Share this post


Link to post
Share on other sites
Calum    820

When you right click something in desktop, a thing pops up near the mouse, so you can click it easily. not so in metro.

[. . .]

As I mentioned, this seems to work great in the new experience in Windows 8 :) Highlight something in the address bar of the "Metro" Internet Explorer and right-click. That's just one example. Or, just right-click anything that you'd usually right-click for useful options.

Share this post


Link to post
Share on other sites
Shane Nokes    739

As I mentioned, this seems to work great in the new experience in Windows 8 :) Highlight something in the address bar of the "Metro" Internet Explorer and right-click. That's just one example.

I think that users only experience really seems to be with the start screen...which does behave as they've stated. Some of the apps behave that way as well, but that's a developer issue, not a limitation of Metro itself, which you've pointed out. :)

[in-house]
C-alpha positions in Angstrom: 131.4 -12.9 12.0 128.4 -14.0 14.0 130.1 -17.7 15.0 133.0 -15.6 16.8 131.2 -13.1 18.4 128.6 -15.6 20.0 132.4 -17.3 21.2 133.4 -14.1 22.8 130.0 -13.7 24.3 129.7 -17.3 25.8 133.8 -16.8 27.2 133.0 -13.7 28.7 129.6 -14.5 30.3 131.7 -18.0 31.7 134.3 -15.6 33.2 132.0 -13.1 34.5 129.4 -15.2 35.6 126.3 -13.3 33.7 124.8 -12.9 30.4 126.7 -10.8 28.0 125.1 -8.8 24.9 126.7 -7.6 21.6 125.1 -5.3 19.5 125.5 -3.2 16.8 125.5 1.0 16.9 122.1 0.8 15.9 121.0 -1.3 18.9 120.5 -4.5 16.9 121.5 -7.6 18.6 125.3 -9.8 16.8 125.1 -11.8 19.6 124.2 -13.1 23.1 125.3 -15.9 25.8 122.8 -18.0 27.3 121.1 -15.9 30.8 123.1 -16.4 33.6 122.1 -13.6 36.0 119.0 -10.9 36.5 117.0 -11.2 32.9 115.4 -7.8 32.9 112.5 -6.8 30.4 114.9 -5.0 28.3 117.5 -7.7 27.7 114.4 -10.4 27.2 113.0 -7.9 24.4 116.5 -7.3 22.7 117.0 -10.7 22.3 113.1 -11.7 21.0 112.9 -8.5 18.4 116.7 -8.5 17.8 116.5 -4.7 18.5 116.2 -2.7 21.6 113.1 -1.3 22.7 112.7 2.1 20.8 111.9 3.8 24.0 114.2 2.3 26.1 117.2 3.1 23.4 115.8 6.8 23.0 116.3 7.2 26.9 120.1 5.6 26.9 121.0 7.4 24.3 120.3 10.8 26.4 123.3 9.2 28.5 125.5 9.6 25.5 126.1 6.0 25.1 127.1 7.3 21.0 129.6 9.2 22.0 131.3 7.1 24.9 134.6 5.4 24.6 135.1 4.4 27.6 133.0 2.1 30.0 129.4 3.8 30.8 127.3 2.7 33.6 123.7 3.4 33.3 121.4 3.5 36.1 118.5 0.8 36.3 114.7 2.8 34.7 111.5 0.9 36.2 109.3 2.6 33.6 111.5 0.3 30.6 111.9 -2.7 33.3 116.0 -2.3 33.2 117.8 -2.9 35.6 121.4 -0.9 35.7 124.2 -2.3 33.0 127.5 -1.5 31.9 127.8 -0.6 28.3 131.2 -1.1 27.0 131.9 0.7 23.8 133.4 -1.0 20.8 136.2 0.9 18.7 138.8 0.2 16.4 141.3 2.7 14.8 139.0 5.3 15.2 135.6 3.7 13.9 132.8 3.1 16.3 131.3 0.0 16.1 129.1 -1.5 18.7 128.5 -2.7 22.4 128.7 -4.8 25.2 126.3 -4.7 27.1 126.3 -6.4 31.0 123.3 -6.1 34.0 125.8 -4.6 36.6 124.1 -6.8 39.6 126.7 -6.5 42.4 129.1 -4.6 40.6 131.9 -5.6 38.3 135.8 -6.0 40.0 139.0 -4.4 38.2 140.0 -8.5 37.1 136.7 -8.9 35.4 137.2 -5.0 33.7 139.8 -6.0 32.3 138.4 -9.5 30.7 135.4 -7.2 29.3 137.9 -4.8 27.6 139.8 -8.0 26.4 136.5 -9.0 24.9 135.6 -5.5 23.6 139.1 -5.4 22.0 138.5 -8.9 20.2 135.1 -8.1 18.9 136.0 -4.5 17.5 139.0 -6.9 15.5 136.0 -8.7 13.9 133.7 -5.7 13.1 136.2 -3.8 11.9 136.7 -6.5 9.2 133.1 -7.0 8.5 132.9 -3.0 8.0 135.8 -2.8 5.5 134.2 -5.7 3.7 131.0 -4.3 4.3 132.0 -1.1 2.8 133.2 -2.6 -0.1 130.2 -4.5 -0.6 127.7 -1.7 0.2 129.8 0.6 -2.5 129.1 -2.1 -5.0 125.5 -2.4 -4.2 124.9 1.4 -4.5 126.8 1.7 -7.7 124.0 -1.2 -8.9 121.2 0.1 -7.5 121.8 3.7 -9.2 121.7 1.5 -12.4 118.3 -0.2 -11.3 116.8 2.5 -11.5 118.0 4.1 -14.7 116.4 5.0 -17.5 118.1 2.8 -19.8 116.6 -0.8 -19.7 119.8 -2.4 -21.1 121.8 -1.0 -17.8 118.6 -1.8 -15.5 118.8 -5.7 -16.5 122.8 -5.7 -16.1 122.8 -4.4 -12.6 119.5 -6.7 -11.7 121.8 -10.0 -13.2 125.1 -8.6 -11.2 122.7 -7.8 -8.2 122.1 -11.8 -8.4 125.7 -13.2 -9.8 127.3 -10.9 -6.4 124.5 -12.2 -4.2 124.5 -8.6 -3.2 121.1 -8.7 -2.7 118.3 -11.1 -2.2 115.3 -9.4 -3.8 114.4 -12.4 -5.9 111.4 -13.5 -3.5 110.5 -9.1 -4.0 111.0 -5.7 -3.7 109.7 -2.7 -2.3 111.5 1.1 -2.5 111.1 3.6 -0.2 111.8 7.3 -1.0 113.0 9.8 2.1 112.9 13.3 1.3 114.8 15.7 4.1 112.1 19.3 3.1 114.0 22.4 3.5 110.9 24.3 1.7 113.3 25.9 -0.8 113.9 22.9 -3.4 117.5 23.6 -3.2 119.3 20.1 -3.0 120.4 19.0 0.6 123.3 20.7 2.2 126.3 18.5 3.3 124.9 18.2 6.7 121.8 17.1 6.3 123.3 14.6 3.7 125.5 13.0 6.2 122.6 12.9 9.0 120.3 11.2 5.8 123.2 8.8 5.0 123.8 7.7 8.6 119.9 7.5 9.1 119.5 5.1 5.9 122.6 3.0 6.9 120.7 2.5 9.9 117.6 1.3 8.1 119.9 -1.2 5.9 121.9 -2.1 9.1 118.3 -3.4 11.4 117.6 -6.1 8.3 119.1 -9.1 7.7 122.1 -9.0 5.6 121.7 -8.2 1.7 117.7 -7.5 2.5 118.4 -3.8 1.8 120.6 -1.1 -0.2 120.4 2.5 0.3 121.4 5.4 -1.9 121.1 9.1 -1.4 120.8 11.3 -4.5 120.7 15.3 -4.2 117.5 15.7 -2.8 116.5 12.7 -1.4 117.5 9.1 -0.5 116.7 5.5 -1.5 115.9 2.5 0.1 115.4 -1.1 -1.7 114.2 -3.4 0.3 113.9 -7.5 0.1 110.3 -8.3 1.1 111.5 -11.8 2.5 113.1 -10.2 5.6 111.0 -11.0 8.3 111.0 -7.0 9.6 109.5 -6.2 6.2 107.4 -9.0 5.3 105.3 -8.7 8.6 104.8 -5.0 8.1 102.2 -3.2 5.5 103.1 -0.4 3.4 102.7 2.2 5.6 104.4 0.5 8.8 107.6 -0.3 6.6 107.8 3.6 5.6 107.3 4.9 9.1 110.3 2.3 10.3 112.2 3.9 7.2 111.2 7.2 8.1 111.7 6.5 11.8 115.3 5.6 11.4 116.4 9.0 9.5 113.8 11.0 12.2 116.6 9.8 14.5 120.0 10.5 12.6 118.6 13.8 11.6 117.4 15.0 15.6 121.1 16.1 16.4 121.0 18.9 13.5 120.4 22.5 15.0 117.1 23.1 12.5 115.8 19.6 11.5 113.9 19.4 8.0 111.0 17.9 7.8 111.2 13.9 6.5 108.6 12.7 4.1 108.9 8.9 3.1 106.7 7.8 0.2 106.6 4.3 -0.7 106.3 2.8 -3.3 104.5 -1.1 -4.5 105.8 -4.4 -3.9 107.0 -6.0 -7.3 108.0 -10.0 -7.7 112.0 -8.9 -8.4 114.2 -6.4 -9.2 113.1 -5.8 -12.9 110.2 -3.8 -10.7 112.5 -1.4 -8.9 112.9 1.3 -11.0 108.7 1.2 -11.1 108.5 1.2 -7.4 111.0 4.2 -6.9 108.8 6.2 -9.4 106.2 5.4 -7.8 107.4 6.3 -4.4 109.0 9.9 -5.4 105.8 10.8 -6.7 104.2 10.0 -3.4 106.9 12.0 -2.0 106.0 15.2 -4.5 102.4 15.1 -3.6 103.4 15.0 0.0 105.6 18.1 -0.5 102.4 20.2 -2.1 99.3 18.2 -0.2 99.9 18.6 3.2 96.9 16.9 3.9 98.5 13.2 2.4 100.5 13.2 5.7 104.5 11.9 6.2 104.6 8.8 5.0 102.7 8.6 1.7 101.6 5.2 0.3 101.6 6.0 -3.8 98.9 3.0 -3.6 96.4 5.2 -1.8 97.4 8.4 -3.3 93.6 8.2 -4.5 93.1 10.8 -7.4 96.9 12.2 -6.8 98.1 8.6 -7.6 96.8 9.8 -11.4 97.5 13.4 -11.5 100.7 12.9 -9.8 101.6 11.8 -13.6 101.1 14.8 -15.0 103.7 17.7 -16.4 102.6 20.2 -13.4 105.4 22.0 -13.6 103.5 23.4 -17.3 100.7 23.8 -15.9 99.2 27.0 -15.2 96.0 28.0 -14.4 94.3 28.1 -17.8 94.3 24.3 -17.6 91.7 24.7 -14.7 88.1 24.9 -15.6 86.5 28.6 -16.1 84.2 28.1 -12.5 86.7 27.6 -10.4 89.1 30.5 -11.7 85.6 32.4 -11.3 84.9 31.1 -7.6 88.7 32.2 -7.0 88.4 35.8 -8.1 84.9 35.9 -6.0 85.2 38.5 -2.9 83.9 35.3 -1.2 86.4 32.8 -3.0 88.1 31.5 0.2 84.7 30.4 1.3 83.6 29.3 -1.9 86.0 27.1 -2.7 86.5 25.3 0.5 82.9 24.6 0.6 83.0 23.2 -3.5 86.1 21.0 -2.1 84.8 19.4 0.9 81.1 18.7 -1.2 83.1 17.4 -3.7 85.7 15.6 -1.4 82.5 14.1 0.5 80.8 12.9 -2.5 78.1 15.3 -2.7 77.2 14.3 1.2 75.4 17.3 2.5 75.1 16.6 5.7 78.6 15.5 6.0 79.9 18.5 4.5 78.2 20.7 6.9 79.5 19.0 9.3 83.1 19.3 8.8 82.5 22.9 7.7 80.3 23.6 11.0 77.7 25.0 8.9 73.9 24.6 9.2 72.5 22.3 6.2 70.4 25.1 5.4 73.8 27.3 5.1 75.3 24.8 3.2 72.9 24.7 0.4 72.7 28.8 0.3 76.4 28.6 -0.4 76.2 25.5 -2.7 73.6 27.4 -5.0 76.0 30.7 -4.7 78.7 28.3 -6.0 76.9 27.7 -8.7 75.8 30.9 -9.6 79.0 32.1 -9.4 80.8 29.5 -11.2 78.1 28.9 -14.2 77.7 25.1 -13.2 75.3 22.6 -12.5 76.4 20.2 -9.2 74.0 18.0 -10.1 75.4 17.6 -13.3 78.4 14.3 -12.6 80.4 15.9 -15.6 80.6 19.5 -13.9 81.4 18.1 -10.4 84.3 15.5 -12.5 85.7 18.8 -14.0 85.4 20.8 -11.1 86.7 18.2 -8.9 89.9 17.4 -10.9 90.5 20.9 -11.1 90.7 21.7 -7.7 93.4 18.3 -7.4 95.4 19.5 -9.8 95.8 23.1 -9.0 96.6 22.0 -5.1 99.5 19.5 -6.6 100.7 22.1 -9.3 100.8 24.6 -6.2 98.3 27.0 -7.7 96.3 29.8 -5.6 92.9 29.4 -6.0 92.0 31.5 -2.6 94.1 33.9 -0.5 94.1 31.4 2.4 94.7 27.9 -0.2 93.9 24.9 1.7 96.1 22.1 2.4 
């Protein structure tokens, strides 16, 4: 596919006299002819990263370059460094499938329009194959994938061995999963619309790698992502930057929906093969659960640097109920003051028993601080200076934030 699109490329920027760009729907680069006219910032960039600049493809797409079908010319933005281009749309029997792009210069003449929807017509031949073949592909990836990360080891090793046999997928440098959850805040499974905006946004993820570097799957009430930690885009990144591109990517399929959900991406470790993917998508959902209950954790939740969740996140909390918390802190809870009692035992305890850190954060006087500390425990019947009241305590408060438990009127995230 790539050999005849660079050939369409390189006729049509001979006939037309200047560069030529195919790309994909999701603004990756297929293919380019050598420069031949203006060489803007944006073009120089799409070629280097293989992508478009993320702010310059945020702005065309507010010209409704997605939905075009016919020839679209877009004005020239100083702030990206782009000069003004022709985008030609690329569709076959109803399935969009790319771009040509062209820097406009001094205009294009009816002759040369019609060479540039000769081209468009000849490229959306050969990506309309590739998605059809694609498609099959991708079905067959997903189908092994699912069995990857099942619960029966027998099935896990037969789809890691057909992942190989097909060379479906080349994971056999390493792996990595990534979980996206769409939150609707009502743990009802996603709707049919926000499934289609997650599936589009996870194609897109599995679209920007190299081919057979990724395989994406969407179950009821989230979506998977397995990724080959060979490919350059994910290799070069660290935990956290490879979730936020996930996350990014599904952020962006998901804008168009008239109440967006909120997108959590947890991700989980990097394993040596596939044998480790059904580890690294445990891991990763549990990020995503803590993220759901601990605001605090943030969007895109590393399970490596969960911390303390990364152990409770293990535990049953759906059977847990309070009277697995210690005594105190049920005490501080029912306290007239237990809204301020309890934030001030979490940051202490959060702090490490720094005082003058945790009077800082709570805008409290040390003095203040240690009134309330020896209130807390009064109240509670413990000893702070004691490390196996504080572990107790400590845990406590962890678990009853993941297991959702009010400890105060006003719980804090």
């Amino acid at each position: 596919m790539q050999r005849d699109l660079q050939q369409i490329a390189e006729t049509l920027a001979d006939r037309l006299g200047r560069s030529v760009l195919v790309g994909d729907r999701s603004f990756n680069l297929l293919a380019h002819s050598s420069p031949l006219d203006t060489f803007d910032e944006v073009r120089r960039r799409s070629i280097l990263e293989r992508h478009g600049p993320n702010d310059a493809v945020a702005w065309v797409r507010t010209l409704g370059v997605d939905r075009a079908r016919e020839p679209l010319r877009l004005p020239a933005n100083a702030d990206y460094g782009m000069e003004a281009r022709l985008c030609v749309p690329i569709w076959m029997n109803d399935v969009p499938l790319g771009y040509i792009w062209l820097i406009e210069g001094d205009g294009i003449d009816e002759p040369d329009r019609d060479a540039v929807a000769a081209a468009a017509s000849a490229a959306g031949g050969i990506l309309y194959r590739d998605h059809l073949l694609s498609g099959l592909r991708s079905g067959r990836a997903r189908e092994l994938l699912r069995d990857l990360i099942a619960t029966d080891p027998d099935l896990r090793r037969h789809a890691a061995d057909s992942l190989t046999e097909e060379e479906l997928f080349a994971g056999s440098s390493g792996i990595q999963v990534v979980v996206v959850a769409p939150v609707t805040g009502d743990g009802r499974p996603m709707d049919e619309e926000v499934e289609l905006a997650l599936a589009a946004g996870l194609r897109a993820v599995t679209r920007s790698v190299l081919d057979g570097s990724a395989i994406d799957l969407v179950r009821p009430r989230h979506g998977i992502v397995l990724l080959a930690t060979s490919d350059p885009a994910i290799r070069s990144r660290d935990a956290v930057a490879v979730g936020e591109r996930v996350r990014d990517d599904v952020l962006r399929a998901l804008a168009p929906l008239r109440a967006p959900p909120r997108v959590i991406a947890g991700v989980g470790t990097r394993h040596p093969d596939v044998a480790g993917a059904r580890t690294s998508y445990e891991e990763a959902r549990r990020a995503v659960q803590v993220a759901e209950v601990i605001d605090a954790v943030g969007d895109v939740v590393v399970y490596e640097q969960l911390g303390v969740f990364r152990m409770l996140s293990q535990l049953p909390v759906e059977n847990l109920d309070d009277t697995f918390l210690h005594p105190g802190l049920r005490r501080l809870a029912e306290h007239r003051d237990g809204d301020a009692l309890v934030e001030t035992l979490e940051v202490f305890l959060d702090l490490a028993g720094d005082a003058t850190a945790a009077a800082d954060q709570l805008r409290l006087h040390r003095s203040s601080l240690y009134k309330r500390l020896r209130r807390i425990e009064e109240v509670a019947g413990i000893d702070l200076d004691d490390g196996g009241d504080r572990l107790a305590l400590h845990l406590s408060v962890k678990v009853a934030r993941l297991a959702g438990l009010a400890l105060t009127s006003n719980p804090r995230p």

• Like 1

Share this post


Link to post
Share on other sites
phailyoor    32

As I mentioned, this seems to work great in the new experience in Windows 8 :) Highlight something in the address bar of the "Metro" Internet Explorer and right-click. That's just one example. Or, just right-click anything that you'd usually right-click for useful options.

If you never noticed, the context menu comes up near the mouse for a reason. Do you need that reason explained in detail?